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  • Technorati: graph / links
    4th October, 2010

    Leaked documents show how US ignored warnings about Afghanistan and made it worse

    by guest at 9:44 am    

    by Iman Qureshi

    Probably around the time that then US Deputy Secretary of State Richard Armitage infamously informed President Pervez Musharraf that he would bomb Pakistan back to the Stone Age if it didn’t comply with American demands, the following correspondence between the two countries, recently declassified and published by the National Security Archive on 13 September 2010, took place.

    These documents reveal that the US voiced to Pakistan their refusal to engage in any discourse with the Taliban, and instead forge straight ahead with military action.

    US Ambassador to Pakistan tells President Musharraf that “there was absolutely no inclination in Washington to enter into a dialogue with the Taliban.”

    The US further put to Pakistan a list of seven non-negotiable demands:
    1. To stop al Qaeda at the border;
    2. Provide the US with blanket landing rights to conduct operations;
    3. Provide territorial and naval access;
    4. Provide intelligence;
    5. Publicly condemn terrorist attacks;
    6. Cut off recruits and supplies to the Taliban;
    7. Break diplomatic relations with the Taliban and help the US destroy Osama Bin Laden.

    Continue Reading...
    3rd October, 2010

    I might have to watch a Bollywood film for the first time in years…

    by Sunny at 10:30 am    

    This is how Andrew Buncombe introduces ‘Endhiran’:

    In Mumbai, the print of his film was driven at dawn to a temple by horse-drawn carriage in order for it to be blessed. In Chennai, the 4am showing of the film sold out, forcing fans to hustle to get tickets for the 5am slot. In Milton Keynes, movie reviewers were charmed, and in the US, hard-to-get tickets were reportedly selling for up to $40 (£25).

    This weekend, the 61-year-old veteran of more than 150 films is earning even more money. The star’s latest film, Endhiran – English title The Robot – opened to good reviews and huge, adoring crowds who queued overnight outside cinemas across the nation to watch the latest, high-adrenaline adventure. Inside, the audiences shouted and cheered at their hero’s unlikely moves while outside fireworks were set off and drums played.

    But this movie is different for several reasons. Not only is it the most expensive Indian movie in history, costing around 1.6bn rupees (£23m), a vast sum for a film in this country even if it’s nothing compared to Hollywood. But the film was also simultaneously released globally at more than 2,000 cinemas, the largest ever distribution for an Indian film and a decision that underscores the star’s appeal with south Asian communities around the world.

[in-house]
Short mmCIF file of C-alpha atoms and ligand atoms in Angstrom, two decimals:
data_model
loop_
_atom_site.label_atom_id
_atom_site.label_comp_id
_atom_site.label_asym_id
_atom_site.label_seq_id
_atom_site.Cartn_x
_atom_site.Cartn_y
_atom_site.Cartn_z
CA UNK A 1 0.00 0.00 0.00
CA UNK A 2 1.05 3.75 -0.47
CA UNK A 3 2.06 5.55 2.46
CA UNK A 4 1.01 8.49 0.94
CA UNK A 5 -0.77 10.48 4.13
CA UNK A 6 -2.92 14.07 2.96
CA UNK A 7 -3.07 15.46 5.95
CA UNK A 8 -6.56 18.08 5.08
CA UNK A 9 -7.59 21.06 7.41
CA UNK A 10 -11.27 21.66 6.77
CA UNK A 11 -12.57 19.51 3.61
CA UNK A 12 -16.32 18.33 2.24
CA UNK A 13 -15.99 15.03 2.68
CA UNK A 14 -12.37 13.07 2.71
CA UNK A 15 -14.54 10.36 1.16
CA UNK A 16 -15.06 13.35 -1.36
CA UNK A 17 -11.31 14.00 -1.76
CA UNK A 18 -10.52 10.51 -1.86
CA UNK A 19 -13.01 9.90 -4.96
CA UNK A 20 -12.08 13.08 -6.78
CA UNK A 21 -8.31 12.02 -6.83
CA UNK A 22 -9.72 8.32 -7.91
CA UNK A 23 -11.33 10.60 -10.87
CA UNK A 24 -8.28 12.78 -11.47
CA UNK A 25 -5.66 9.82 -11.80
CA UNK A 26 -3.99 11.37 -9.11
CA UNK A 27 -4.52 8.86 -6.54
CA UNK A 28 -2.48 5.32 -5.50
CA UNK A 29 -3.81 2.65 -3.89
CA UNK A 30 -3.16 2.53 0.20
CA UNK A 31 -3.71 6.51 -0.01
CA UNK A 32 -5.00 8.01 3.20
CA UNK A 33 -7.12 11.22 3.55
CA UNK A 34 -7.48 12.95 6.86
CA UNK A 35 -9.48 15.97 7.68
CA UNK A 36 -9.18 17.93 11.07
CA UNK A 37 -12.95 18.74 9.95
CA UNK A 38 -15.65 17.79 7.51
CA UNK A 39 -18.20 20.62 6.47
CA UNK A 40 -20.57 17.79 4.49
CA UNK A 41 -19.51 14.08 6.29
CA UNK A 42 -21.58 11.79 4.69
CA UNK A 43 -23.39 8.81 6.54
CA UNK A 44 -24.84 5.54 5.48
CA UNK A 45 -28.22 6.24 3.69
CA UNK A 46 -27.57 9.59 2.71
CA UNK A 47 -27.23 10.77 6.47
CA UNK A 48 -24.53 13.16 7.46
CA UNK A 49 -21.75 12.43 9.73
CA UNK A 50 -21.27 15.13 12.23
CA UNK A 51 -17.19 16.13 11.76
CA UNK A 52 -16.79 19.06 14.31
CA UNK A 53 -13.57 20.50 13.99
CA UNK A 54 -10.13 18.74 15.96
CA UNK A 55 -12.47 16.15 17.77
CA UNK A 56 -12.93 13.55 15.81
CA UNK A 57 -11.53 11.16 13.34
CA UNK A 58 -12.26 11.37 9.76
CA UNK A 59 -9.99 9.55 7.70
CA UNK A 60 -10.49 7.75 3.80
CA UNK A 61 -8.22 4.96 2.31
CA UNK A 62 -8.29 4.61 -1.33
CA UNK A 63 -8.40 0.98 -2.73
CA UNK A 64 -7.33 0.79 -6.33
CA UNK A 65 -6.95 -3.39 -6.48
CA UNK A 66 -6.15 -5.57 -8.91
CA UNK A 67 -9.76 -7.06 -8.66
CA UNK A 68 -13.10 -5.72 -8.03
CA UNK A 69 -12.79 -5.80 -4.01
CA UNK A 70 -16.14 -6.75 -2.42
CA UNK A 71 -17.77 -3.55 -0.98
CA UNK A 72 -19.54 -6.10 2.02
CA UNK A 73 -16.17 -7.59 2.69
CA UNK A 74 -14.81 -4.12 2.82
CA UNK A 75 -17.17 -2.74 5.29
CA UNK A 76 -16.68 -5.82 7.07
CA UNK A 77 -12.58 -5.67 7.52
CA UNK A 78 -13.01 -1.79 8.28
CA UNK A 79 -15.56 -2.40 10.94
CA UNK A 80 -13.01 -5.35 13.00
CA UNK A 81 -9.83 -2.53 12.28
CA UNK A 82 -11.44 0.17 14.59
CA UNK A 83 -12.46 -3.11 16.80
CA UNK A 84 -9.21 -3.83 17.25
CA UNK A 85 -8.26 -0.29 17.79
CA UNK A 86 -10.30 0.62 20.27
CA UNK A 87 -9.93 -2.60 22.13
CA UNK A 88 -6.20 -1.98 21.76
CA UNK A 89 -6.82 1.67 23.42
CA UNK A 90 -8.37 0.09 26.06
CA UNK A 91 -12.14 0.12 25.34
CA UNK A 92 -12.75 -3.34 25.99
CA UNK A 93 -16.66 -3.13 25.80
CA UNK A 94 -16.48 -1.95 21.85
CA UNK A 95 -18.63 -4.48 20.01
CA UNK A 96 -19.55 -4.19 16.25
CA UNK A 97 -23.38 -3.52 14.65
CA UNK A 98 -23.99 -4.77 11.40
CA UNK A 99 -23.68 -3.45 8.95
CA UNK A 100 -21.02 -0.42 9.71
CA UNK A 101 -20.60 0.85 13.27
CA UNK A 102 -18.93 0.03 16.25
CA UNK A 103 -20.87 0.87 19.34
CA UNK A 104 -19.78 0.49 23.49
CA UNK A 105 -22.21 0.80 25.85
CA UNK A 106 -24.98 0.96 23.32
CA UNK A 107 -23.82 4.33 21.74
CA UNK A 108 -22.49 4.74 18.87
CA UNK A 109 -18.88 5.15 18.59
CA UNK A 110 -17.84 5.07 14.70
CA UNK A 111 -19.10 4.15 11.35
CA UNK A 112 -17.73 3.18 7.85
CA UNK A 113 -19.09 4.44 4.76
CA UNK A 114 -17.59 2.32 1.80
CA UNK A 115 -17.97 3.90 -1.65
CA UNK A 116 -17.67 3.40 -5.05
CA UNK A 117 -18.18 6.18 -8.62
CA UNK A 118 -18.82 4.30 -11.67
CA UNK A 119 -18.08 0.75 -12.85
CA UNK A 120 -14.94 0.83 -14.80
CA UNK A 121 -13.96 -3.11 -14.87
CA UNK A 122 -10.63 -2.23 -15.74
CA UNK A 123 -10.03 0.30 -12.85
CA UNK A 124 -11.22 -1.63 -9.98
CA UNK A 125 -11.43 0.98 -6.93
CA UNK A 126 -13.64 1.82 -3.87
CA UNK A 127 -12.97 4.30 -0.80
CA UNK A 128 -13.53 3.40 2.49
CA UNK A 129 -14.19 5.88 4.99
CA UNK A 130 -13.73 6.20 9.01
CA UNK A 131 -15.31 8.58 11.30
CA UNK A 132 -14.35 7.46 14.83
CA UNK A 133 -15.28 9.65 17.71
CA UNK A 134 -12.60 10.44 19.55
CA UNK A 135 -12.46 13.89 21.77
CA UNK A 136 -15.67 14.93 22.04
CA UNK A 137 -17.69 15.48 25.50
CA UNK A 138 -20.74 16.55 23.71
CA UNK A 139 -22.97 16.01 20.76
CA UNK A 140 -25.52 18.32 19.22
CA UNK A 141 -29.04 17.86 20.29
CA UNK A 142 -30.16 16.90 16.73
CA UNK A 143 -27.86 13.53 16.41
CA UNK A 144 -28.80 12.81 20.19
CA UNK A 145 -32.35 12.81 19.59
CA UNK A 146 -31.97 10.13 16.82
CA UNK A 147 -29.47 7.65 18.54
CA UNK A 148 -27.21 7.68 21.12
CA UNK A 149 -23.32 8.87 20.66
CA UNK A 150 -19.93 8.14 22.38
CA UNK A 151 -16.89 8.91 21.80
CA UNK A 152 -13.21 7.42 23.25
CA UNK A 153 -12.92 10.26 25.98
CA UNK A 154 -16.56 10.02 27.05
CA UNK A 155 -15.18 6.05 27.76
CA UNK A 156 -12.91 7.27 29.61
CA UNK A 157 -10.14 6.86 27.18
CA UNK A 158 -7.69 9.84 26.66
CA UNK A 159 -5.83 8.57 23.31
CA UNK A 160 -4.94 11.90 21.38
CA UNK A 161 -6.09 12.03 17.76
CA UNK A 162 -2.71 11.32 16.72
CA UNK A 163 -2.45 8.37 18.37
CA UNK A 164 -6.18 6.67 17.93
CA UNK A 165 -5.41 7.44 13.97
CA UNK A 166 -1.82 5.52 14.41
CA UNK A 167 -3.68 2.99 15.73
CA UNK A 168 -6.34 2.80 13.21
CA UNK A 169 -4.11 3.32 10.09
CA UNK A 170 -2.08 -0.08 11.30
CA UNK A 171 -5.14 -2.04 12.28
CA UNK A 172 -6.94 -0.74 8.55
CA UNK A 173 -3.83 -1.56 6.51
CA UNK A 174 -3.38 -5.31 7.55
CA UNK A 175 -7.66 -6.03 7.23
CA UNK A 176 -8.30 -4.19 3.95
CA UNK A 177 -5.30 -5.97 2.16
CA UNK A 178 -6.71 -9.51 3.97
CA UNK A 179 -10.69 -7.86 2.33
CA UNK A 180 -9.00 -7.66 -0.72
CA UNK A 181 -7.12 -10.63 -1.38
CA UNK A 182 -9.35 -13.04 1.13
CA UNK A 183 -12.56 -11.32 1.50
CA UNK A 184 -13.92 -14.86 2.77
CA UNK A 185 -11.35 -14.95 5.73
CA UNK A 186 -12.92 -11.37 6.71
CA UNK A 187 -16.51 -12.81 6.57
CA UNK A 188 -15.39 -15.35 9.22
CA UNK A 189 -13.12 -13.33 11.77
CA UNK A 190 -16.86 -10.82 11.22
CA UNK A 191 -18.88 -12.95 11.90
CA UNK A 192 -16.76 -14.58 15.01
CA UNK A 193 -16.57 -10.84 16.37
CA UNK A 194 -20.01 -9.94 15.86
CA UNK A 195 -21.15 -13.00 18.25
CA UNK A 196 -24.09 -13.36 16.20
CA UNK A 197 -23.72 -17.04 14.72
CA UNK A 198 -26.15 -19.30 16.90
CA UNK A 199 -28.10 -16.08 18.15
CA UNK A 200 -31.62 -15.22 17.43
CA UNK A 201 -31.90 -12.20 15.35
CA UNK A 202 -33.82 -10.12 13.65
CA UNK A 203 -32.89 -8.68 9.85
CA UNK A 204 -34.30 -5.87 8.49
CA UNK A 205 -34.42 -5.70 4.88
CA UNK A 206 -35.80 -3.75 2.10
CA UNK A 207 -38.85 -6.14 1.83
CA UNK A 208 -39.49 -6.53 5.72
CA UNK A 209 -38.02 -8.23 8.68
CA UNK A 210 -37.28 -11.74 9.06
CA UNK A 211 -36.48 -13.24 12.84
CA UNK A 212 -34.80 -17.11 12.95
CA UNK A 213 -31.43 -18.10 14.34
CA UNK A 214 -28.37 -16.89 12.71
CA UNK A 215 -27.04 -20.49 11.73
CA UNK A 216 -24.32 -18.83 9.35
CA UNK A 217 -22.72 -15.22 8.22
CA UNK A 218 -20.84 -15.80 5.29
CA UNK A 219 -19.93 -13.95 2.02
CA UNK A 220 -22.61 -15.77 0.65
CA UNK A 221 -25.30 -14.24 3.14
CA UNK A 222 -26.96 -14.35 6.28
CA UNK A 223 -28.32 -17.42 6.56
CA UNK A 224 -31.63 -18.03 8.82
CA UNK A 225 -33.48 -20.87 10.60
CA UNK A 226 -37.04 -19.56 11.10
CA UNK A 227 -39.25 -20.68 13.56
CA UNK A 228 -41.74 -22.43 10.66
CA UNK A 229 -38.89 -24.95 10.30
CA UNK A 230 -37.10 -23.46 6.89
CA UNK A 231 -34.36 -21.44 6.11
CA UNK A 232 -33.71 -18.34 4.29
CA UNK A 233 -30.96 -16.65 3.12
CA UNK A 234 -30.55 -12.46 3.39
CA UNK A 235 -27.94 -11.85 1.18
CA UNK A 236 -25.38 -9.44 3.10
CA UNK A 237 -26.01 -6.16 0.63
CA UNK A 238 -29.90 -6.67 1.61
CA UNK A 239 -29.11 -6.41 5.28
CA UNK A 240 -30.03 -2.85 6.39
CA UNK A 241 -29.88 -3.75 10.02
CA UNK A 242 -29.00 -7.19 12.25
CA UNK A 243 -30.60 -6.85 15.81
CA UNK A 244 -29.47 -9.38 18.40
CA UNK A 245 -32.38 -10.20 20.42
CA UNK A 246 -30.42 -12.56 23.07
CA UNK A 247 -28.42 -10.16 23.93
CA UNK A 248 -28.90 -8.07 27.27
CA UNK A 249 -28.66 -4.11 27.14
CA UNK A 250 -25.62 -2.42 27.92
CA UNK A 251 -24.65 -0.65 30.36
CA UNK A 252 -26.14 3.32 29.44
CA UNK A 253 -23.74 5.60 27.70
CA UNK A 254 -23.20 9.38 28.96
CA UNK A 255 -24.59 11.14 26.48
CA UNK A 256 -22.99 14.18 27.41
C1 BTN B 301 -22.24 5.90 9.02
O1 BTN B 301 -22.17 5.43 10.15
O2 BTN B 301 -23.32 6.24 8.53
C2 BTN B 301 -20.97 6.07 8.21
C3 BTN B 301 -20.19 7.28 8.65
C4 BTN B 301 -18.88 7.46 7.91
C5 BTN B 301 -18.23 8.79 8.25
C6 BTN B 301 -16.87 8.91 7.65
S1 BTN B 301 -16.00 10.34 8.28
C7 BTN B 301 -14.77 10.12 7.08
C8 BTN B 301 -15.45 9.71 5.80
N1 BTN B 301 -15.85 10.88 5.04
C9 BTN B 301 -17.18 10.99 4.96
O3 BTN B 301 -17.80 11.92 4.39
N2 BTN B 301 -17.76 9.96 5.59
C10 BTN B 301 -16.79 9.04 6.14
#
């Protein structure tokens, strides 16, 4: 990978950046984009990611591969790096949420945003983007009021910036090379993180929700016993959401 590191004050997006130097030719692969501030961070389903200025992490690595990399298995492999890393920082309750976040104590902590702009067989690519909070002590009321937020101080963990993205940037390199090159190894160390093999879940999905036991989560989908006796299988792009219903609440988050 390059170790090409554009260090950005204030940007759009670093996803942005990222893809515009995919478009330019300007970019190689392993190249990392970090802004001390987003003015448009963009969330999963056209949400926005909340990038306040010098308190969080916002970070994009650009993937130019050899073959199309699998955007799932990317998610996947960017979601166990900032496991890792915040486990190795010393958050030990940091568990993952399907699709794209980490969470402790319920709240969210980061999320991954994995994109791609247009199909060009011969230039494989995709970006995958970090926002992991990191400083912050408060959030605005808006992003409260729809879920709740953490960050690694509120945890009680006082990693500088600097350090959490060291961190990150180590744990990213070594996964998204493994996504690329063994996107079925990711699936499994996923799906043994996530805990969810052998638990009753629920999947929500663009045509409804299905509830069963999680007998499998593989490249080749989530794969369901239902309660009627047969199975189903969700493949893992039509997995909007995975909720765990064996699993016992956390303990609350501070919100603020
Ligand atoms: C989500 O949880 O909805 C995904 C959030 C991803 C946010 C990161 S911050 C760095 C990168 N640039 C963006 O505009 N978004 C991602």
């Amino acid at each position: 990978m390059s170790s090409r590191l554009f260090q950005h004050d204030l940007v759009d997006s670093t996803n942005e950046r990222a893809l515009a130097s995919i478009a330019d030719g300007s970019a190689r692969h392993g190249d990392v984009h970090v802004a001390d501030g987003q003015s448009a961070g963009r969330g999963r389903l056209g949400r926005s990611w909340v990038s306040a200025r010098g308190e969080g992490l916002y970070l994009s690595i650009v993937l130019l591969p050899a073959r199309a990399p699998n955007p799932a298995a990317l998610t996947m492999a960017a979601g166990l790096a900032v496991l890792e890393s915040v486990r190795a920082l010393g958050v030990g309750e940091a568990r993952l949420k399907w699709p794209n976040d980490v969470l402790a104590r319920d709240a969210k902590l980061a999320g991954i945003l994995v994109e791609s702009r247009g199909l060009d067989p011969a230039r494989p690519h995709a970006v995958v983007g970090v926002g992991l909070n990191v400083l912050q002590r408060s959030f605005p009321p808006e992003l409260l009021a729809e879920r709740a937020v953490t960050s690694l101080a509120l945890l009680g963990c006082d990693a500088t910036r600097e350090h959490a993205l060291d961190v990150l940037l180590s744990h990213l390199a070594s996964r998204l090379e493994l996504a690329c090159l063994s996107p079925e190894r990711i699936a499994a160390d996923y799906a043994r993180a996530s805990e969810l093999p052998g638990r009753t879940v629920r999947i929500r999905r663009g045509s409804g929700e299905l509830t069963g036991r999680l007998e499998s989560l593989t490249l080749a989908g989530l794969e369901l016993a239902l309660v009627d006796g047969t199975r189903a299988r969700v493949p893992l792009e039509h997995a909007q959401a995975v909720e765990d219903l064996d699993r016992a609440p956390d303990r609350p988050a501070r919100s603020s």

Watch the trailer - it does look a bit insane, and worth watching just for the comedy value (PS, I can understand Hindi, but not a word of Telugu).

    Filed under: Media
    2nd October, 2010

    “Join us or die”

    by Rumbold at 11:08 am    

    That’s the message anyway from the new taxpayer-funded environmental campaign, backed by staunch environmentalists such as Peter Crouch (who takes the train or swims to European matches). The video sees two children murdered for refusing to back the 10:10 environmental campaign:

    The video, (despite attempts to pass it off as humour) sums up all that is wrong with some elements of the environmental movement; it is smug, intolerant and hypocritical (that’s not to say though that there are not some genuinely committed and principled environmentalists out there).

    I think that we need to tackle climate change. Whilst new technologies and improvements in renewable energy efficiency will undoubtedly help, at the moment the best thing we can do is to reduce energy issue by making carbon-emitting energy more expensive. This can be done through the tax system (as carbon emission are externalities). But this alone is not right, as people will just see it (understandably) as a way to raise extra revenue. This is why green taxes rises need to be balanced with tax cuts in other areas, particularly income tax and National Insurance.

    Thus businesses and individuals who don’t emit that much carbon will see their tax bills fall, whilst heavy emitters will see their tax bills rise, which should encourage them to cut their carbon emissions , whether through cutting back for investing in more energy efficient products. Over time then, it should also reduce the tax take of the government, as long as the green taxes are significant enough to impact on behaviour. Chris Huhne has advocated such a policy recently: